Theses Doctoral

What only heaven hears: Citizens and the state in the wake of HIV scale-up in Lesotho

Kenworthy, Nora J.

This dissertation poses a set of questions about the political impacts of the rapid and large-scale deployment of HIV programs (HIV "scale-up") in Lesotho. As HIV and global health initiatives have expanded over the past decade, they have had sociopolitical, as well as epidemiological, impacts. In particular, HIV scale-up elicited and demanded new political processes that continue to change how policy is crafted, how citizens are represented, and which values drive new health initiatives. More fundamentally, HIV initiatives have altered the ways that citizens, patients, and communities perceive themselves, the state, and their political worlds. Utilizing multi-sited ethnographic methods, this project observes how citizens in Lesotho are coping with these dramatic changes in their political worlds. The research reveals HIV scale-up's considerable and far-reaching impacts on citizen faith in democracy, perceptions of rights, access to key social protections, and feelings of belonging. In contrast to work on the impacts of social movements, activism, and political will on HIV policies, this dissertation inverts the causal direction of inquiry regarding health and politics. In doing so, it recognizes new global health movements as drivers of political change, mobilizing actors and resources in deploying programs in ways that are altering political worlds and subjectivities. A rich recent literature on biological and therapeutic citizenship in the time of AIDS has begun recognizing these trends and their impacts on patient subjectivity. This research expands the frame of inquiry to examine how public health interventions can also alter citizen subjectivity, expectations of democracy, and the structures of associational life. The dissertation also contributes data towards better understandings of recipient populations' perspectives on accountability, good governance, public-private partnerships, transparency, and participation—approaches currently touted as solutions to poor project outcomes. For citizens in Lesotho, these initiatives still look very much like anti-democratic enterprises. Field research was undertaken in two sites surrounding different clinical care models: the first was a government-run primary care clinic, and the second was a factory-based clinic in the country's garment industry, where a public-private partnership provided HIV services to workers. In both sites, research extended far beyond the clinic. In the former site, this meant working with: peri-urban communities served by the clinic; two support groups struggling to build partnerships with NGOs; local government institutions tasked with managing the HIV response; and traditional healers, community health workers, and patients giving and seeking care outside the clinic. In the second site, this meant exploring dynamics of discipline, productivity and "ethical" production in a transnationally-linked industry, as well as the social lives of workers outside their work. Though largely unforeseen by most global health actors, HIV policy has become an extremely effective delivery mechanism for specific political ideologies and ways of practicing politics in poor countries. Research conducted in these sites demonstrates that the expansive, far-reaching scale-up of HIV programs has fundamentally changed ideas about what citizens deserve, who is deserving, how decisions will be made about services, and who takes responsibility for services, and ultimately, the survival of citizens. The predominant experience of politics for most citizens in post-scale-up Lesotho is a feeling of abandonment, of not being heard. The research thus raises significant normative as well as pragmatic questions about the role and responsibility of global health projects in already fragile political systems, and the potential impacts of the political changes described here on patterns of health seeking and ill health in countries like Lesotho.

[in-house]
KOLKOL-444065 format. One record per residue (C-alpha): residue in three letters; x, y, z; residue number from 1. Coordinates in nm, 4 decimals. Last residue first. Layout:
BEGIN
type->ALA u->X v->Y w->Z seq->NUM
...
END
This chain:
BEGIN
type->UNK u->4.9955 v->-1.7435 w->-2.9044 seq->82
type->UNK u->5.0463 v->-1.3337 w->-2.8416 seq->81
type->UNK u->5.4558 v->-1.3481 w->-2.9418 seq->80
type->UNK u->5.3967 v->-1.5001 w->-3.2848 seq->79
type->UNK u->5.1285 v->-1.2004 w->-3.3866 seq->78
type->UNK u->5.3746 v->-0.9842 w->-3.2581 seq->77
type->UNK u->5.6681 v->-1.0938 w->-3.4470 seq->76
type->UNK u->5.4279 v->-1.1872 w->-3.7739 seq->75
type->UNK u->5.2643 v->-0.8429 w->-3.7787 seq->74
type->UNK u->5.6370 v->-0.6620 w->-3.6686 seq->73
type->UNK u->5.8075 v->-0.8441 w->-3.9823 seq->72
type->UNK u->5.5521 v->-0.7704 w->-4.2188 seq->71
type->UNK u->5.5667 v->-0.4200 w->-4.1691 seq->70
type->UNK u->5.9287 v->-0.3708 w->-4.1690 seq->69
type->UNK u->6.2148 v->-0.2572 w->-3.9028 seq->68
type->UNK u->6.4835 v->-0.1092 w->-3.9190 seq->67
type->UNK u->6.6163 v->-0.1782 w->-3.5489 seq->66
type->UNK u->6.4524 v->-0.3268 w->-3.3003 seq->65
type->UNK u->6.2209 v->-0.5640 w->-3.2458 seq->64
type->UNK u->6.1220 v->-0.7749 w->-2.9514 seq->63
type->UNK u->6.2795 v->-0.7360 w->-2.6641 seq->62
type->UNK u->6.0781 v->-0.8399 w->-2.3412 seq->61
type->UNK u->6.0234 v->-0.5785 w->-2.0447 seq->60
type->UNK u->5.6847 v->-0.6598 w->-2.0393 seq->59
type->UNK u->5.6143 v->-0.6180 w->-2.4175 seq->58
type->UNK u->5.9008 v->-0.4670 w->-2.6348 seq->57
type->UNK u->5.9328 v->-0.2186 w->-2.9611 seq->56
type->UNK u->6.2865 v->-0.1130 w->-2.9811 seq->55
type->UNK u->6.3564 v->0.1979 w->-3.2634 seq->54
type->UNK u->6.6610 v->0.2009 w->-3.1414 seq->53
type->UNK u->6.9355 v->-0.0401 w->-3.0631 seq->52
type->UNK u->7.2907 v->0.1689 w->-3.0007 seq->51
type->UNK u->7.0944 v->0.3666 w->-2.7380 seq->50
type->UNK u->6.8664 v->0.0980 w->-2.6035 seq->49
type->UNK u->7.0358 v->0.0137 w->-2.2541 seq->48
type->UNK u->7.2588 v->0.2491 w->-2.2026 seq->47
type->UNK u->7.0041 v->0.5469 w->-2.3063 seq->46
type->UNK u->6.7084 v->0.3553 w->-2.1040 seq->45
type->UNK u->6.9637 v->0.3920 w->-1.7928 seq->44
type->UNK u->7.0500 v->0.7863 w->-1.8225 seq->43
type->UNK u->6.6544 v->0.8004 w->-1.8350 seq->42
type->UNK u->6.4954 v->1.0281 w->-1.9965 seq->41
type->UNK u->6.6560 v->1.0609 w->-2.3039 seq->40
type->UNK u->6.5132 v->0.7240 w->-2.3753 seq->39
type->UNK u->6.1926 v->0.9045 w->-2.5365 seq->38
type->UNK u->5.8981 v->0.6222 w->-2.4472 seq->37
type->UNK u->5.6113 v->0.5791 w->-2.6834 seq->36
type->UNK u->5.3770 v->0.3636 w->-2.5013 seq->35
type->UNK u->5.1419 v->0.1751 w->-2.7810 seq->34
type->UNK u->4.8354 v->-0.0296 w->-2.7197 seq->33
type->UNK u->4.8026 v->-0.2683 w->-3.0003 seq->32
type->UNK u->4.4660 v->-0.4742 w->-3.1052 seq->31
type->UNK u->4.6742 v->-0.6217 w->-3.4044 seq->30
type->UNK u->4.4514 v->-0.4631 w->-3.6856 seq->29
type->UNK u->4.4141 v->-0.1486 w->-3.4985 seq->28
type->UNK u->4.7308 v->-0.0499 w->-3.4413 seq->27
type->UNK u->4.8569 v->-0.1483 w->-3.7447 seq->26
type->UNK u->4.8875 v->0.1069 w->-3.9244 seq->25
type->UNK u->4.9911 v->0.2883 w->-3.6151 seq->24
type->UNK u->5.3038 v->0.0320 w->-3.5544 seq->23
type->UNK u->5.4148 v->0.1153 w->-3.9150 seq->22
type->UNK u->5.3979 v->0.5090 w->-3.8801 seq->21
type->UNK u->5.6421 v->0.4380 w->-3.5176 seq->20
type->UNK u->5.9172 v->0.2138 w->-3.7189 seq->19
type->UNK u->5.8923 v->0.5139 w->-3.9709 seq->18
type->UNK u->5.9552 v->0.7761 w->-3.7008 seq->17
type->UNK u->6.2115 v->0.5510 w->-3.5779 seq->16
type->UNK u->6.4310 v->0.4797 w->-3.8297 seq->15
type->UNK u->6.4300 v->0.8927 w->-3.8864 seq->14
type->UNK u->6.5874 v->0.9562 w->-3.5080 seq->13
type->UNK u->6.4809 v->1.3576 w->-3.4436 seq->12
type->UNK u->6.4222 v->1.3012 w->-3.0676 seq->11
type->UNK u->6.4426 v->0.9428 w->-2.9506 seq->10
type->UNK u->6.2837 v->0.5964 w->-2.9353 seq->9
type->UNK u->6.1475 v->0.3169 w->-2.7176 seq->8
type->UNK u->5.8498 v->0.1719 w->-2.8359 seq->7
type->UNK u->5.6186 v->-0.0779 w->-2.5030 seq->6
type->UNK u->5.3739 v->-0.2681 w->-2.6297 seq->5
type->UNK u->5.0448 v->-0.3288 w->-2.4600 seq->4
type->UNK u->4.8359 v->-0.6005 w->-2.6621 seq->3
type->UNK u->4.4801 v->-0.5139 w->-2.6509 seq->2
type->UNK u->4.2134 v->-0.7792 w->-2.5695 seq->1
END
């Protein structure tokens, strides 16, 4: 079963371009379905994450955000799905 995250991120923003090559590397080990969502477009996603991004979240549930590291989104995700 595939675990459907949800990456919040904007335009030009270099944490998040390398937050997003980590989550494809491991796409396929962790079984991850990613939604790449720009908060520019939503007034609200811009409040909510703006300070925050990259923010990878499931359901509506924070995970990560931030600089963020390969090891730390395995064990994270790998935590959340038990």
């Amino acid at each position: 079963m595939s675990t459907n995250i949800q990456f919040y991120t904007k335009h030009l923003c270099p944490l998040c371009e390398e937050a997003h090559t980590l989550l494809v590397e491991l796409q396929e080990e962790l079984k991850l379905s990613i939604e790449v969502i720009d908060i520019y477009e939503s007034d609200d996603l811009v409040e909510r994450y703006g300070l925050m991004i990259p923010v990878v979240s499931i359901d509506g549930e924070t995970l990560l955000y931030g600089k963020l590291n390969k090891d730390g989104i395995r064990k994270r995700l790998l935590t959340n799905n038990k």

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More About This Work

Academic Units
Sociomedical Sciences
Thesis Advisors
Parker, Richard G.
Ph.D., Columbia University
Published Here
May 20, 2013